Songs like "Ed is a Portal" belong to the other category. These songs are erratic, incredibly complex, often non-linear, occasionally crowded by overwhelming instrumentation, occasionally devolving into tribal drums and improvised organic mass vocalization. These songs run the gamut in terms of lyricism and instrumentation, from "I've Got Some Friends", which is like a Wordsworth poem but much more rambunctious, to "There's So Many Colors", which starts out as a droning, downtuned chant which transitions into soulful, freeform Hendrix-style guitar, and slips briefly into some light folk vocalization before revealing itself at the end as heavy, dynamic, unstoppable rock.

A song unique on the album is "Pony's O.G.", in that it breaches both categories. There are only eight lines in the lyrics, but the song is primarily a beautiful harmonized melodic vocalization. Mid-way through, it's broken by some alien sounding percussion and a persistant horn, which builds in instrumentation until it sounds like a possessed jazz quartet, which flails itself about frenetically before it looses energy and the initial vocalization rises soothingly from under it.

The song itself is an exercise in contrast: the simple and the complex, the delicate and the chaotic, one simple notion against everything else in the universe, which is why it serves almost as an allegory for the album itself. Love itself is presented as the only stable, trustworthy, pure force amid the storm of our lives. Idealistic, certainly, but refreshing.

Simply put, I love Love is Simple. Musically, it is difficult to label, but it's clean, direct, and intentioned even when it seems spontaneous and organic. There's a heavy folk influence, which I love, moments of unrestrained rock and roll, blues, and a liberal dose of psychedelia. It's not an easy album at times, it certainly pushes the boundaries of traditional musical structure, but if you can handle some strangeness, Love is Simple does not stop satisfying.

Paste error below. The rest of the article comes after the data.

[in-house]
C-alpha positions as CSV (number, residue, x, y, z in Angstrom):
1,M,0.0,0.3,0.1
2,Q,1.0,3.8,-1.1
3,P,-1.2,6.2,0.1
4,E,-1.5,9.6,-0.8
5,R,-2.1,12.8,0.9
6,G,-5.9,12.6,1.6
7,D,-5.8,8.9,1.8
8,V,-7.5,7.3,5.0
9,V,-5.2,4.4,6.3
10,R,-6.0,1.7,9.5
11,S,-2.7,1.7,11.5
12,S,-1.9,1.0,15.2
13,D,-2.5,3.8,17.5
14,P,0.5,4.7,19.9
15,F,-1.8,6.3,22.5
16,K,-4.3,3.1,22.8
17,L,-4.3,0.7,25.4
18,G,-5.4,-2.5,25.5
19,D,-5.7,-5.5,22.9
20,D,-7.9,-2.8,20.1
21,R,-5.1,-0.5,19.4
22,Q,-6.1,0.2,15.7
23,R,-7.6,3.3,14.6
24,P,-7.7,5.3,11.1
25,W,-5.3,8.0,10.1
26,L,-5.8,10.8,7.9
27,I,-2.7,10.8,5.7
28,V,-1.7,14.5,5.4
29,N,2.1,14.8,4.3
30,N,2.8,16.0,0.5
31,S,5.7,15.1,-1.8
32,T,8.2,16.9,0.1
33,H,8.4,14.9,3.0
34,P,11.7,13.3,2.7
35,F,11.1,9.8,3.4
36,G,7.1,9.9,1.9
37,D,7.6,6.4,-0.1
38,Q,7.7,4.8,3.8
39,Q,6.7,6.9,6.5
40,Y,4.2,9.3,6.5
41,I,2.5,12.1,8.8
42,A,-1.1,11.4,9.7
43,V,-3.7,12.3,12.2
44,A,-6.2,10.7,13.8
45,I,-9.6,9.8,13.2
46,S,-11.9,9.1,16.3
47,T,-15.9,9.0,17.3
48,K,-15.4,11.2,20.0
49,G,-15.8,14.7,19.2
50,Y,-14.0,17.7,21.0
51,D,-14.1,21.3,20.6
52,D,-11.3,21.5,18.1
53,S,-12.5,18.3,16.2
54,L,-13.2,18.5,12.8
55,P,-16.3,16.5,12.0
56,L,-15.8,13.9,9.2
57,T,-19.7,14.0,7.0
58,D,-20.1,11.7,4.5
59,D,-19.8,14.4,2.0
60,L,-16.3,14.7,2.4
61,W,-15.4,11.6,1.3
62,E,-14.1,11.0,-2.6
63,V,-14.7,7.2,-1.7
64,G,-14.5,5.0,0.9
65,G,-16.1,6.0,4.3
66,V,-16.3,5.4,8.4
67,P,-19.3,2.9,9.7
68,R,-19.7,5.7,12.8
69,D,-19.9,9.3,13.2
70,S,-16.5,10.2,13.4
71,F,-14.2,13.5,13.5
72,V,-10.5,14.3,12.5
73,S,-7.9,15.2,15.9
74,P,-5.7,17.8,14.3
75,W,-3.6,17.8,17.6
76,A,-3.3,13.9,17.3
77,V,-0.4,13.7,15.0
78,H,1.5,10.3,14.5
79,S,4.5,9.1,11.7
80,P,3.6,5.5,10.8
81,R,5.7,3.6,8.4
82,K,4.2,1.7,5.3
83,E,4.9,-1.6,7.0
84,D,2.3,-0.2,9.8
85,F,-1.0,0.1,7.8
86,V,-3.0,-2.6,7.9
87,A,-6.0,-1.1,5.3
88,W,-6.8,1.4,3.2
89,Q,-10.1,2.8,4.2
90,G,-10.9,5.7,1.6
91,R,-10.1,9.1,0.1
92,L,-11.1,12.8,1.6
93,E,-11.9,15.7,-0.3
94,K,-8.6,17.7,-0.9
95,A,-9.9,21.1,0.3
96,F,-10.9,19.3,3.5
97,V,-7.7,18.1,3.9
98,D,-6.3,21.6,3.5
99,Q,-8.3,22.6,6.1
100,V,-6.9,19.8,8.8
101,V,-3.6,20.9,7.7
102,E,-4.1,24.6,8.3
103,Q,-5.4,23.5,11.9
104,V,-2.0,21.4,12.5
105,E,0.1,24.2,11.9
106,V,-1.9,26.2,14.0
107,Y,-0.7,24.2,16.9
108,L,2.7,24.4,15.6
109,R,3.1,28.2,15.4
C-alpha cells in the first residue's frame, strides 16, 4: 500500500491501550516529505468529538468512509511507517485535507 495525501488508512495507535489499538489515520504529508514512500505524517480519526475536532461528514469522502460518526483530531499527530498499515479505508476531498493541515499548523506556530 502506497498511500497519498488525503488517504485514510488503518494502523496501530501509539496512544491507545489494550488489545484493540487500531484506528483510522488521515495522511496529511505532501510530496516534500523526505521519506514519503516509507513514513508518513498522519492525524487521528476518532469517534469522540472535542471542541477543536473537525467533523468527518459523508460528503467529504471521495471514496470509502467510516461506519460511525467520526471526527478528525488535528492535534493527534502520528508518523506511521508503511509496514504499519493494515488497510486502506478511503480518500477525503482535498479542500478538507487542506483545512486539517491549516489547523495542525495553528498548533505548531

Akron/Family - Ed Is A Portal

Thursday, February 26, 2009

Hey Dude, Have You Heard... 1

This is the first installment in a semi-regular column entitled "Hey Dude, Have You Heard..."

It's pretty self explanatory. Every few weeks or so, rather than do a full album review, I'm going to give a quick overview of something musical that I think is sweet, and that I think you may not have heard before. And that's that.

Hey dude, have you heard the London Philharmonic Orchestra's Us and Them suite? Basically, it's a recording of one of the most superb symphony orchestras in the world paying homage to some of the finest rock music ever written. It's grandiloquent and spacious and forceful in ways that only dozens of musicians working in concert can be. You've never heard Pink Floyd like this.

The Us and Them suite is a solid selection from the Floyd canon, featuring all the favorites: "Time," "Money", "Another Brick in the Wall Part 2", "Breathe in the Air", et cetera. Some of the performances are fairly true to Pink Floyd form. "Breathe" is fairly textbook, but, like all the songs on the compilation includes some truly phenomenal moments, in this case the initial triumphant burst that signified the opening of the first verse.

However, the London Philharmonic does indeed take some creative licence with several of the tracks. Most notably, "Brick (Part 2)" is a terrific departure from the raucous defiance of the original, it's grit traded for finesse. The LPO version is a stirring, repetitive anthem brimming with a sense of desperation bordering on despair. Which in my opinion is pretty tight.

London Philharmonic Orchestra - Time

Friday, February 20, 2009

Phosphorescent - Pride

It was cold outside when I first heard Matthew Houck sing. I was in an enormous wooden house with about a dozen other young adults, most of them talented musicians, the rest of us avid listeners. Though we were there ostensibly for the purpose of hanging out while those of us in a folk band rehearsed for a show, the natural proclivity of teenagers to drink and smoke and laugh and argue and carouse had rather derailed the rehearsal plan. Amid djembe drumming and banjo noodling, a particularly emaciated guitarist withdrew from an enormous binder one CD. “Hey y’all cut that out and listen to this.” The album was Pride, the (then) recently released LP by freak-folk/country artist Matthew Houck, who has released his last three LP’s under the moniker Phosphorescent. Houck released a Willie Nelson tribute album entitled To Willie just this month, but Pride remains the most recent original work, so I figured I’d best review that instead.